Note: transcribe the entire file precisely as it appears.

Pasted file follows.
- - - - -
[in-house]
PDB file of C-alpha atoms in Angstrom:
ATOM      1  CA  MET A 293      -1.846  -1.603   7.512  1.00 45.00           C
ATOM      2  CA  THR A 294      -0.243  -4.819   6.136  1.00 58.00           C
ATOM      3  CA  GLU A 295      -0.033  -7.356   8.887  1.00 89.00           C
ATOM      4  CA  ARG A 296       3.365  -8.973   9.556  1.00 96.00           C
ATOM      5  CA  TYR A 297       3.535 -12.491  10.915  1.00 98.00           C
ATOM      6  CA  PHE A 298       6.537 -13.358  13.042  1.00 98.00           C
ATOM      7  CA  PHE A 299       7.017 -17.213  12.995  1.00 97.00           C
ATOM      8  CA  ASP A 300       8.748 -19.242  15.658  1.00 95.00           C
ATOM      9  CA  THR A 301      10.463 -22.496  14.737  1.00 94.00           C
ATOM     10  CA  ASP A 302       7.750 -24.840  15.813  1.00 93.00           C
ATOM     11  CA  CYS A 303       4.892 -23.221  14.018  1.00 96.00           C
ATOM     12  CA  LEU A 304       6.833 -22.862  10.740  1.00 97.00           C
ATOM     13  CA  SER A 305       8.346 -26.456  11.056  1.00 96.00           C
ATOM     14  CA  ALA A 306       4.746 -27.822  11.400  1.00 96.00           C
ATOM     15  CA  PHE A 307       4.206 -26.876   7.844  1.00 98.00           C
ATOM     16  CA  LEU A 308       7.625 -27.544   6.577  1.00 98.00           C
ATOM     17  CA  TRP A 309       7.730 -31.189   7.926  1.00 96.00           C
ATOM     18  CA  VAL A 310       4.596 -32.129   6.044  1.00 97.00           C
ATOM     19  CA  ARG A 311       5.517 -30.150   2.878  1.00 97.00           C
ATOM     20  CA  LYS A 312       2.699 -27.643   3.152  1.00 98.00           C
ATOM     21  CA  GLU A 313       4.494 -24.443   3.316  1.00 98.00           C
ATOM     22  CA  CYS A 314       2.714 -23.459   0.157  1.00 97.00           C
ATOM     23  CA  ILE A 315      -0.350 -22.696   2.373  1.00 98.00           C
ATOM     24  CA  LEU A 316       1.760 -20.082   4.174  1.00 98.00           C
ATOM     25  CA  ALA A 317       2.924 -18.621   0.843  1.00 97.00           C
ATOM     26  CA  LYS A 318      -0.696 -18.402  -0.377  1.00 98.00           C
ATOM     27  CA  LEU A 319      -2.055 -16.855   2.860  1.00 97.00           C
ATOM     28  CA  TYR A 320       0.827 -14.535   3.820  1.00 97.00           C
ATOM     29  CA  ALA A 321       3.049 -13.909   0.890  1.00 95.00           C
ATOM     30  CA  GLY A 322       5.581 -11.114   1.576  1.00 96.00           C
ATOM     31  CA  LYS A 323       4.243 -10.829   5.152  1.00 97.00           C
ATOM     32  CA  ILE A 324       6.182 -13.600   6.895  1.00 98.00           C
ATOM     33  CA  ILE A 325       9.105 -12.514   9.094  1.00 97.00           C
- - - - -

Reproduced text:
[in-house]
PDB file of C-alpha atoms in Angstrom:
ATOM      1  CA  MET A 293      -1.846  -1.603   7.512  1.00 45.00           C
ATOM      2  CA  THR A 294      -0.243  -4.819   6.136  1.00 58.00           C
ATOM      3  CA  GLU A 295      -0.033  -7.356   8.887  1.00 89.00           C
ATOM      4  CA  ARG A 296       3.365  -8.973   9.556  1.00 96.00           C
ATOM      5  CA  TYR A 297       3.535 -12.491  10.915  1.00 98.00           C
ATOM      6  CA  PHE A 298       6.537 -13.358  13.042  1.00 98.00           C
ATOM      7  CA  PHE A 299       7.017 -17.213  12.995  1.00 97.00           C
ATOM      8  CA  ASP A 300       8.748 -19.242  15.658  1.00 95.00           C
ATOM      9  CA  THR A 301      10.463 -22.496  14.737  1.00 94.00           C
ATOM     10  CA  ASP A 302       7.750 -24.840  15.813  1.00 93.00           C
ATOM     11  CA  CYS A 303       4.892 -23.221  14.018  1.00 96.00           C
ATOM     12  CA  LEU A 304       6.833 -22.862  10.740  1.00 97.00           C
ATOM     13  CA  SER A 305       8.346 -26.456  11.056  1.00 96.00           C
ATOM     14  CA  ALA A 306       4.746 -27.822  11.400  1.00 96.00           C
ATOM     15  CA  PHE A 307       4.206 -26.876   7.844  1.00 98.00           C
ATOM     16  CA  LEU A 308       7.625 -27.544   6.577  1.00 98.00           C
ATOM     17  CA  TRP A 309       7.730 -31.189   7.926  1.00 96.00           C
ATOM     18  CA  VAL A 310       4.596 -32.129   6.044  1.00 97.00           C
ATOM     19  CA  ARG A 311       5.517 -30.150   2.878  1.00 97.00           C
ATOM     20  CA  LYS A 312       2.699 -27.643   3.152  1.00 98.00           C
ATOM     21  CA  GLU A 313       4.494 -24.443   3.316  1.00 98.00           C
ATOM     22  CA  CYS A 314       2.714 -23.459   0.157  1.00 97.00           C
ATOM     23  CA  ILE A 315      -0.350 -22.696   2.373  1.00 98.00           C
ATOM     24  CA  LEU A 316       1.760 -20.082   4.174  1.00 98.00           C
ATOM     25  CA  ALA A 317       2.924 -18.621   0.843  1.00 97.00           C
ATOM     26  CA  LYS A 318      -0.696 -18.402  -0.377  1.00 98.00           C
ATOM     27  CA  LEU A 319      -2.055 -16.855   2.860  1.00 97.00           C
ATOM     28  CA  TYR A 320       0.827 -14.535   3.820  1.00 97.00           C
ATOM     29  CA  ALA A 321       3.049 -13.909   0.890  1.00 95.00           C
ATOM     30  CA  GLY A 322       5.581 -11.114   1.576  1.00 96.00           C
ATOM     31  CA  LYS A 323       4.243 -10.829   5.152  1.00 97.00           C
ATOM     32  CA  ILE A 324       6.182 -13.600   6.895  1.00 98.00           C
ATOM     33  CA  ILE A 325       9.105 -12.514   9.094  1.00 97.00           C